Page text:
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Drew Angerer/Getty Images(WASHINGTON) -- Senate Majority Leader Mitch McConnell's public warning that Republicans might have to reach across the aisle if they can’t craft a workable health care bill came as an abrupt shift in rhetoric from the past two months, when the Kentucky Republican repeatedly noted that drafting the health care bill was up to the GOP.

After leaving a White House meeting with President Trump and most of the Senate Republican conference, McConnell said Republicans would either "agree and change the status quo" or "have to sit down" with Senate Minority Leader Chuck Schumer.

McConnell's comments could be read as a threat to his conference to fall in line, an acknowledgement of a possible outcome or something else. A spokesman for the majority leader declined to elaborate on this remark, but based on McConnell's past public statements, it is at the very least a stark deviation from his prior message.

Aides to McConnell pushed back on the notion that McConnell’s publicly mentioning Schumer was new or noticeable, telling ABC News that he "has said that 100 times” and sending a link to a story published Tuesday citing people familiar with his thinking.

But, as of this story’s publication, they had not provided any example of McConnell making this point in public.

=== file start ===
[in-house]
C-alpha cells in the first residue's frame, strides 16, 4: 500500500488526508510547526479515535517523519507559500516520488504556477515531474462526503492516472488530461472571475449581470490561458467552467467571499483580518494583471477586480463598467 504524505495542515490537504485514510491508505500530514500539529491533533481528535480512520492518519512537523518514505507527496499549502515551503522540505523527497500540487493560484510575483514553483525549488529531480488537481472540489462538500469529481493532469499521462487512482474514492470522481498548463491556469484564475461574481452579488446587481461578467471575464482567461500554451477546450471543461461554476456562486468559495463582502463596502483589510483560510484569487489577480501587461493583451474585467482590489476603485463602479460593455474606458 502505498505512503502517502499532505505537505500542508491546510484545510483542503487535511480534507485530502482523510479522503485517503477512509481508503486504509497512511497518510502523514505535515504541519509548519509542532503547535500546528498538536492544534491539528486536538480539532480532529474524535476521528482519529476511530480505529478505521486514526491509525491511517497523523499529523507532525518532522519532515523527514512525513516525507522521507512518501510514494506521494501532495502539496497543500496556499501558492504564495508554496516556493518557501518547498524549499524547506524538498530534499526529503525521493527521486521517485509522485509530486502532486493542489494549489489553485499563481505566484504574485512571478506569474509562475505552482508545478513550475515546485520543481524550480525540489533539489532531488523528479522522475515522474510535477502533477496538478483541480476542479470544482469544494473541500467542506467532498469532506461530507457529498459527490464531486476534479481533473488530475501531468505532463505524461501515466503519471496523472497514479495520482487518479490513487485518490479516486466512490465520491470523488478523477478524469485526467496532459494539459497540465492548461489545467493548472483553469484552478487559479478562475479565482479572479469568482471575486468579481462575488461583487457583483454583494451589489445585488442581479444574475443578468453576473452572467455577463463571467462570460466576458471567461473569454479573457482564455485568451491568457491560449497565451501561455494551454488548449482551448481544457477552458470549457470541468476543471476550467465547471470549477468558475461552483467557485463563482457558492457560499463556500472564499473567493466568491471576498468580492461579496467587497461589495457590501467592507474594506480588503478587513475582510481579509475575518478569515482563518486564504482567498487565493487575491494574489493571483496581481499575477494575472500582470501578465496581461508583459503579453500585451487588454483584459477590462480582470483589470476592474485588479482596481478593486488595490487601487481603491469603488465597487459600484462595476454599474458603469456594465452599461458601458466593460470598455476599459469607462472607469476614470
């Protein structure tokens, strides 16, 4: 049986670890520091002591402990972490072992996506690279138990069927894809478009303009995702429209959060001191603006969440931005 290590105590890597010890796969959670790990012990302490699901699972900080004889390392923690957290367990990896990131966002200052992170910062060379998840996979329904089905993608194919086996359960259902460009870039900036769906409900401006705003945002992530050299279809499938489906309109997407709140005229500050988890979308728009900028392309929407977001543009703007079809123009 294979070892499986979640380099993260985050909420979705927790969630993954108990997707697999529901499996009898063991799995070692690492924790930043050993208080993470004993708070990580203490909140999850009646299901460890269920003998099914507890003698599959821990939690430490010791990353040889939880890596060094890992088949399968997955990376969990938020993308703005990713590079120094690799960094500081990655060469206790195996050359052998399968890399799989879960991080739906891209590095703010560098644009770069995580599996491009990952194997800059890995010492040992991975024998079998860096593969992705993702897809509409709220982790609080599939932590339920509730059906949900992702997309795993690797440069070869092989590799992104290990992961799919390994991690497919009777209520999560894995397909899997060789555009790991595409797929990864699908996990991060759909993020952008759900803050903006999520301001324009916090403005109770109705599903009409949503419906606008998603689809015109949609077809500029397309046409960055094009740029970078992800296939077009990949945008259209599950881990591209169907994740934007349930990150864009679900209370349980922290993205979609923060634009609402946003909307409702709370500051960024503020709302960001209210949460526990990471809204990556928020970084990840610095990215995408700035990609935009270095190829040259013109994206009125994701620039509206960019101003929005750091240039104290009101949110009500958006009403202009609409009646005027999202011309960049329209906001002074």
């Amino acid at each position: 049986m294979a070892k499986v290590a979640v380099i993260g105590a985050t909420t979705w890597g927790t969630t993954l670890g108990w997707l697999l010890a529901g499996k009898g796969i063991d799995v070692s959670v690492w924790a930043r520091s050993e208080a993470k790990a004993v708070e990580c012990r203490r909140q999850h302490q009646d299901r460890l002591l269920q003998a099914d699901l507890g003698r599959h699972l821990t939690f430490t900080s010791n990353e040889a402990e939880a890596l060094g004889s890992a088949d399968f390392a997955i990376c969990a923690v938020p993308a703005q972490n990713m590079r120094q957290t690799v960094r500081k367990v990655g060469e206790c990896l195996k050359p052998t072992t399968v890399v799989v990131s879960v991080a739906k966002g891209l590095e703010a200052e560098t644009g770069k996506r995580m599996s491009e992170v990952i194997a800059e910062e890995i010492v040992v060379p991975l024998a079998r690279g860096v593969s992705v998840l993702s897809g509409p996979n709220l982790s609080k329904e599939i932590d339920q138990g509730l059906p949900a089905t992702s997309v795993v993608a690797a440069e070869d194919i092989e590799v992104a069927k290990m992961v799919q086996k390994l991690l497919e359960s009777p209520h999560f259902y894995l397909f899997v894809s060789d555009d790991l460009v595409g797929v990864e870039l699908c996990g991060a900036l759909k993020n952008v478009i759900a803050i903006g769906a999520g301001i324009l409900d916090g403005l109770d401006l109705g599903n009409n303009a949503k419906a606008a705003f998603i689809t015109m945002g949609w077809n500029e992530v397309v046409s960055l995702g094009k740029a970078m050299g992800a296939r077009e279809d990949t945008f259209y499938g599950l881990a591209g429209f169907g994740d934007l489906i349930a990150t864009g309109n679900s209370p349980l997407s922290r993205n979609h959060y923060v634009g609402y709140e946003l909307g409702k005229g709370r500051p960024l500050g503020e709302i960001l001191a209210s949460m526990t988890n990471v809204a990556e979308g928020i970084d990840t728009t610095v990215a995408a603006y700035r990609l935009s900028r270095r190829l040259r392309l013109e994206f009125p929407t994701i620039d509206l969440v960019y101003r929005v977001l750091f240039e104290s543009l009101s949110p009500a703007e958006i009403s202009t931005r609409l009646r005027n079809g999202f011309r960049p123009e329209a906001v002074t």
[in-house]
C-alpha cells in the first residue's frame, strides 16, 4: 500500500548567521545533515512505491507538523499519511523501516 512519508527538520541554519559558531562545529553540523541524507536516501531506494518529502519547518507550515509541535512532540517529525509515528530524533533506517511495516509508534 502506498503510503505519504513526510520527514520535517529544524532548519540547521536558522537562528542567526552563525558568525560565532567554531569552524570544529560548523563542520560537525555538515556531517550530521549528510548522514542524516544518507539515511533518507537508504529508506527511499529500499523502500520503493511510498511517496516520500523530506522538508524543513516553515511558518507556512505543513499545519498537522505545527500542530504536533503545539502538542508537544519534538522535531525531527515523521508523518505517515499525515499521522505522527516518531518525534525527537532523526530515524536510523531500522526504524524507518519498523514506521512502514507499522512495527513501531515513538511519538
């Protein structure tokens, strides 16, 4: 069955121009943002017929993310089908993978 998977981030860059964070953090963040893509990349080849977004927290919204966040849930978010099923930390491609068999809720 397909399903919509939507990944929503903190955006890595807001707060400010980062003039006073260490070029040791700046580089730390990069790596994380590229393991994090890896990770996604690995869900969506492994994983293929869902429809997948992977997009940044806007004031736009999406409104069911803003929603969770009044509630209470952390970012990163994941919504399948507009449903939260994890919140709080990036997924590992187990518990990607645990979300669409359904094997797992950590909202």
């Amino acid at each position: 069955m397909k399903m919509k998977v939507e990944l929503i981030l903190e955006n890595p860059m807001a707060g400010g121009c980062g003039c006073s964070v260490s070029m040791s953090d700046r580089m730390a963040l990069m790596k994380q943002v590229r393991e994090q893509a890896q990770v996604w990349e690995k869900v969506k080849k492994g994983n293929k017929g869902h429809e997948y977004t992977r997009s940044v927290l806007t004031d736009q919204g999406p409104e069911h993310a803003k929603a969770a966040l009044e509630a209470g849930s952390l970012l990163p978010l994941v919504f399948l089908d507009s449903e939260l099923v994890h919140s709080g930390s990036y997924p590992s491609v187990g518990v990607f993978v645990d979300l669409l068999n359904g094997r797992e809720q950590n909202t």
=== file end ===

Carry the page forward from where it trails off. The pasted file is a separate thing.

Here is a look at some of McConnell's past comments on working with Democrats to pass health care legislation:

May 2 (two days before the House cleared its version of the Republican health care overhaul)

“The two top priorities of the administration of Senate and the House of Republicans are revisions to health care -- repeal and replacing Obamacare -- and comprehensive tax reform. There is a pathway to achieve both of those without Democratic cooperation.”

May 9

“We're in the process of working together to get to at least 50 Republicans, because no Democrats are interested in participating to change the status quo, which is completely unacceptable.”

May 23

“The Democrats are not interested in fixing this problem. They've made it -- they've made it very, very clear -- they have no interest whatsoever in fixing the status quo.”

June 13

“Unfortunately, it will have to be a Republicans-only exercise. But we're working hard to get there.”

June 20

"[Democrats] made it clear earlier they were not interested in participating in this. They have no interest in it whatsoever. We know they don't want to participate in what we're trying to achieve, which is to change Obamacare and make it better.”

June 27

“[Democrats are] not interested in participating in this.”

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iStock/Thinkstock(WASHINGTON) -- Senate Majority Leader Mitch McConnell, R-Ky., is hoping to send Senate Republicans home for the Fourth of July recess with a revised version of their health care bill, but it remains unclear whether he can bridge the deep divides over the bill in his own party.

“Senator McConnell’s goal is to finish our work by this week so we can get an estimate from the CBO about the final cost of the bill. Then we’ll be able to vote on it in July,” Sen. Lamar Alexander, R-Tenn., said.

With at least nine Republican senators still opposed to the bill, having concerns that span the ideological spectrum, it’s unclear which aspects of the draft McConnell can change to get the 50 votes he needs for it to pass.